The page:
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Citi’s Corbat Takes the Buck

Talk about being where the buck stops. While Citigroup Chief Executive Michael Corbat’s first quarter on the job didn’t go as expected, with the bank reporting disappointing fourth quarter results on Thursday, the new CEO didn’t run from the spotlight.

Nor did he pass buck on to his predecessor, Vikram Pandit, who stepped down in October amid pressure from the board. “We're not satisfied with these bottom line-earnings,” Corbat said bluntly on a call with investors. Excluding one-time charges, Citi earned 69 cents a share in the fourth quarter. Analysts estimated per-share earnings of 96 cents.

Corbat took the opportunity to align his goals with those of Citi shareholders, and to reaffirm what he believes is the firm’s chief flaw: a lack of efficiency (read: a bloated workforce).

When asked what he hoped to achieve in his time as CEO, Corbat responded, to “run a smart and efficient business that’s good at its allocation of its resources. We’ve got to get to a point where we stop destroying our shareholders’ capital.”

Corbat announced 11,000 job cuts just weeks into his tenure. If Citi and its shareholders suffer through another quarter like this, he may need to sharpen his axe one more time.

Sales Folks Needed (eFinancialCareers)

New York-based Guardian Life plans to hire 875 new financial representatives in the U.S. in 2013, with a focus on attracting women, career changers and recent college graduates.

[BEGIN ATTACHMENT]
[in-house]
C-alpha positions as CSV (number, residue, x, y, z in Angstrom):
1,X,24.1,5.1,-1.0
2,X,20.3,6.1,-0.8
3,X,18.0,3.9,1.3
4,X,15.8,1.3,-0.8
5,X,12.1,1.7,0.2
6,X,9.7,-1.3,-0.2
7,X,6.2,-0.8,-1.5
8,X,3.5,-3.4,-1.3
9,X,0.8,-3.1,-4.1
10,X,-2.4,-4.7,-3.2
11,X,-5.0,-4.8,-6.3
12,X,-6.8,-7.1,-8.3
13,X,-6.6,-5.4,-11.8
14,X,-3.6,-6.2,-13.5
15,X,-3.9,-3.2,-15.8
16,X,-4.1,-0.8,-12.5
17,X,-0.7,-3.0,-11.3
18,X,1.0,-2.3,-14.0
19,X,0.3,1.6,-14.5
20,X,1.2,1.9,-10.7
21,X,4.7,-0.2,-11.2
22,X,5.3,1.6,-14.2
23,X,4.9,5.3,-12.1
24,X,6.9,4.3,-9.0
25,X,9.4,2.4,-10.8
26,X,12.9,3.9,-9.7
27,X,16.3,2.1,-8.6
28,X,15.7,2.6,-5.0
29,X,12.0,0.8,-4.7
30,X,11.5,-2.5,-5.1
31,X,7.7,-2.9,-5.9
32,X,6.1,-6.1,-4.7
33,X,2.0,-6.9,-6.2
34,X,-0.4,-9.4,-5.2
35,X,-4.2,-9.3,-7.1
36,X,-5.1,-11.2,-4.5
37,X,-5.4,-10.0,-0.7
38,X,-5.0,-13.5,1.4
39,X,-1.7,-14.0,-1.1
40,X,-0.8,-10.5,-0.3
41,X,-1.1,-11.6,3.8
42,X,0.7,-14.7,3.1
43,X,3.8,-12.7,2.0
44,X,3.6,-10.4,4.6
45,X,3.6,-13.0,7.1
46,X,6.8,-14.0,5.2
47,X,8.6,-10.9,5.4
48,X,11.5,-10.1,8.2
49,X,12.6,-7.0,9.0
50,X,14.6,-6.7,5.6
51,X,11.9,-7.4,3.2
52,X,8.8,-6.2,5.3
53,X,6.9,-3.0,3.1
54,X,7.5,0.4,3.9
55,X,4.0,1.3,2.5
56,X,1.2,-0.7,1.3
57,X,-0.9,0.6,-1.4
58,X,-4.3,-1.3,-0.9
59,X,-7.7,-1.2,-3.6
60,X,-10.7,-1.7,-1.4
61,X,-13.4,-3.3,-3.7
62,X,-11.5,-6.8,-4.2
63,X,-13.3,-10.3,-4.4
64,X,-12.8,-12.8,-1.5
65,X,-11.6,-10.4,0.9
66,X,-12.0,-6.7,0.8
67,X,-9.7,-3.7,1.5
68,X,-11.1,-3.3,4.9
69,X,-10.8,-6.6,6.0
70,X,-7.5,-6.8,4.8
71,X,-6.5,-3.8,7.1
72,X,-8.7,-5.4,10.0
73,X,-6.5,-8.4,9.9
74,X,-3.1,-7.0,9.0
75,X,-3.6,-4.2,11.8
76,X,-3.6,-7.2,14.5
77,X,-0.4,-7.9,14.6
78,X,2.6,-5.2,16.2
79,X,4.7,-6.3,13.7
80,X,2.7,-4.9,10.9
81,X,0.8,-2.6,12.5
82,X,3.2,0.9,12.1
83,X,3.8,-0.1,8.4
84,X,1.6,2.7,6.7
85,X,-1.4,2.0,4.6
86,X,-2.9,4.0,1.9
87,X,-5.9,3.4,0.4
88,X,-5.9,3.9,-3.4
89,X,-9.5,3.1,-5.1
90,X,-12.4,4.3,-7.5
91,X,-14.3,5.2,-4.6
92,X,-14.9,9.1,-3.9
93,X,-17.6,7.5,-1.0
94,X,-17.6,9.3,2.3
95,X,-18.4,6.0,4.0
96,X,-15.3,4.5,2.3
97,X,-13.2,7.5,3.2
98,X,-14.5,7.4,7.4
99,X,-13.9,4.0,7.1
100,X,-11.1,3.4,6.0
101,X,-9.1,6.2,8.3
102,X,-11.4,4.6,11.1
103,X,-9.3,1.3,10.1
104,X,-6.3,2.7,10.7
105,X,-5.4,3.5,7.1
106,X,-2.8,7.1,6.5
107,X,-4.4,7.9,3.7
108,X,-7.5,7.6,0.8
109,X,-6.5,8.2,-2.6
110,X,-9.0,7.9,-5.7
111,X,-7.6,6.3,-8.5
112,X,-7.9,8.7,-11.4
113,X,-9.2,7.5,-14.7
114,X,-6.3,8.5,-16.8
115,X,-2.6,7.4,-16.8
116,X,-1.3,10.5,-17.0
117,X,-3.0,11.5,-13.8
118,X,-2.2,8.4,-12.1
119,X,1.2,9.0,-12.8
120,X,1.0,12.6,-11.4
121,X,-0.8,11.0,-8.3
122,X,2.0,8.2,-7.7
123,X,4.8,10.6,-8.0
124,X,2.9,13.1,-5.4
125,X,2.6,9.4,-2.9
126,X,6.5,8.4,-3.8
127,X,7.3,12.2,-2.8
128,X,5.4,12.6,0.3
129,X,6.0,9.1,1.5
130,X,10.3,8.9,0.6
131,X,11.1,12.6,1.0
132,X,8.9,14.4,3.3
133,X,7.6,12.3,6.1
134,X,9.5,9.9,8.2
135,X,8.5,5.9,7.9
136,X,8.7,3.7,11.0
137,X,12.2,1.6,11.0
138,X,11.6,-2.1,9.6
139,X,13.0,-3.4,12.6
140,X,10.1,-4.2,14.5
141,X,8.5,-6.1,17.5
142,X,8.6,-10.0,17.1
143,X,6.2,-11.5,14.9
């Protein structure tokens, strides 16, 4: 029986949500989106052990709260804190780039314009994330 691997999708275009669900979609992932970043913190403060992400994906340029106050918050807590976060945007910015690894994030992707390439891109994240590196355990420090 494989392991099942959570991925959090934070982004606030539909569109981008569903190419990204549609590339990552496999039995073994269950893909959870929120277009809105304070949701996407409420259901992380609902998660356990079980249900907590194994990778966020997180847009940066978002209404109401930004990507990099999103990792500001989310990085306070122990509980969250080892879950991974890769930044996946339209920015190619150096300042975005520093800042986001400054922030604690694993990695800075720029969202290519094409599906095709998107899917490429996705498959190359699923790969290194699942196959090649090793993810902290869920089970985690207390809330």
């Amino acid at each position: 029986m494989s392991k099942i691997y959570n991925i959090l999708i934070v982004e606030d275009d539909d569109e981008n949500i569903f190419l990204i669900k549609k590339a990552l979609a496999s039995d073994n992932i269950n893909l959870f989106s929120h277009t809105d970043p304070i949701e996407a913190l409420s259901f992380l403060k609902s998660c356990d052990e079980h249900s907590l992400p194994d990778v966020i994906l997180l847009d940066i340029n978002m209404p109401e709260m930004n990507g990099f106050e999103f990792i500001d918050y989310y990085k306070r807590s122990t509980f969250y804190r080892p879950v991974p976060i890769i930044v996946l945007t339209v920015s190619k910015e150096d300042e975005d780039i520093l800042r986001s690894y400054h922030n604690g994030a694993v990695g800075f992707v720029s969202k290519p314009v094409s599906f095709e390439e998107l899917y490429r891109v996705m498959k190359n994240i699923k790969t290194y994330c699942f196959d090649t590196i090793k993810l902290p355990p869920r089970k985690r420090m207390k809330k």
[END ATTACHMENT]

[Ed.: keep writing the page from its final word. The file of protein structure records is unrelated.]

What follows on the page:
With Us Or Against Us (The Telegraph)

With the Libor rate-fixing scandal still ringing in his ears, Barclays Chief Executive Antony Jenkins issued an ultimatum to employees on Thursday:  Adopt better values or get out.

More With Less (WSJ)

Bank of America’s Global Wealth and Investment Management, made up mostly of Merrill Lynch employees, saw its average yearly productivity per adviser and client balances increase in the fourth quarter of 2012, despite the fact that it saw a drop in headcount.

Conflict of Interest (WSJ)

Investment bank Thomas Weisel Partners at one point managed money for cyclist Lance Armstrong’s former team as well as that of the sport’s then-governing body. With Armstrong’s reported admittance of doping, the 71-year-old Weisel finds himself in a precarious position.

BBVA Cuts (Bloomberg)

Banco Bilbao Vizcaya Argentaria , or BBVA, has cut 24 investment banking jobs from its New York office. The Spanish bank has also asked 40 other employees to transfer to the firm’s Houston location.

Quietly Healing (AP)

Initial jobless claims fell to a five-year low last week. Hiring is being described as slow, but steady.

All Settled (Financial News)

J.P. Morgan has reached an out-of-court settlement with Javier Martin-Artajo, the former supervisor of Bruno Iksil, the trader known as the “London Whale” whose positions cost the bank $6.2 billion. The bank sued Artajo in October.

Buzz Around the Office

The Scenic Route (Gizmodo)

A 67-year-old Belgian woman on the way to pick up her friend at a train station drove 900 miles over two days after not noticing an error on her GPS dashboard. The station was only 93 miles from her home. She figured it out in Croatia.

List of the Day: Common Interview Questions

No matter where you are interviewing, be prepared with strong answers to these three questions.

  1. Why do you want to leave your current company?
  2. What are your salary requirements?
  3. What questions do you have for me?

(Source: Glassdoor)

AUTHORBeecher Tuttle US Editor

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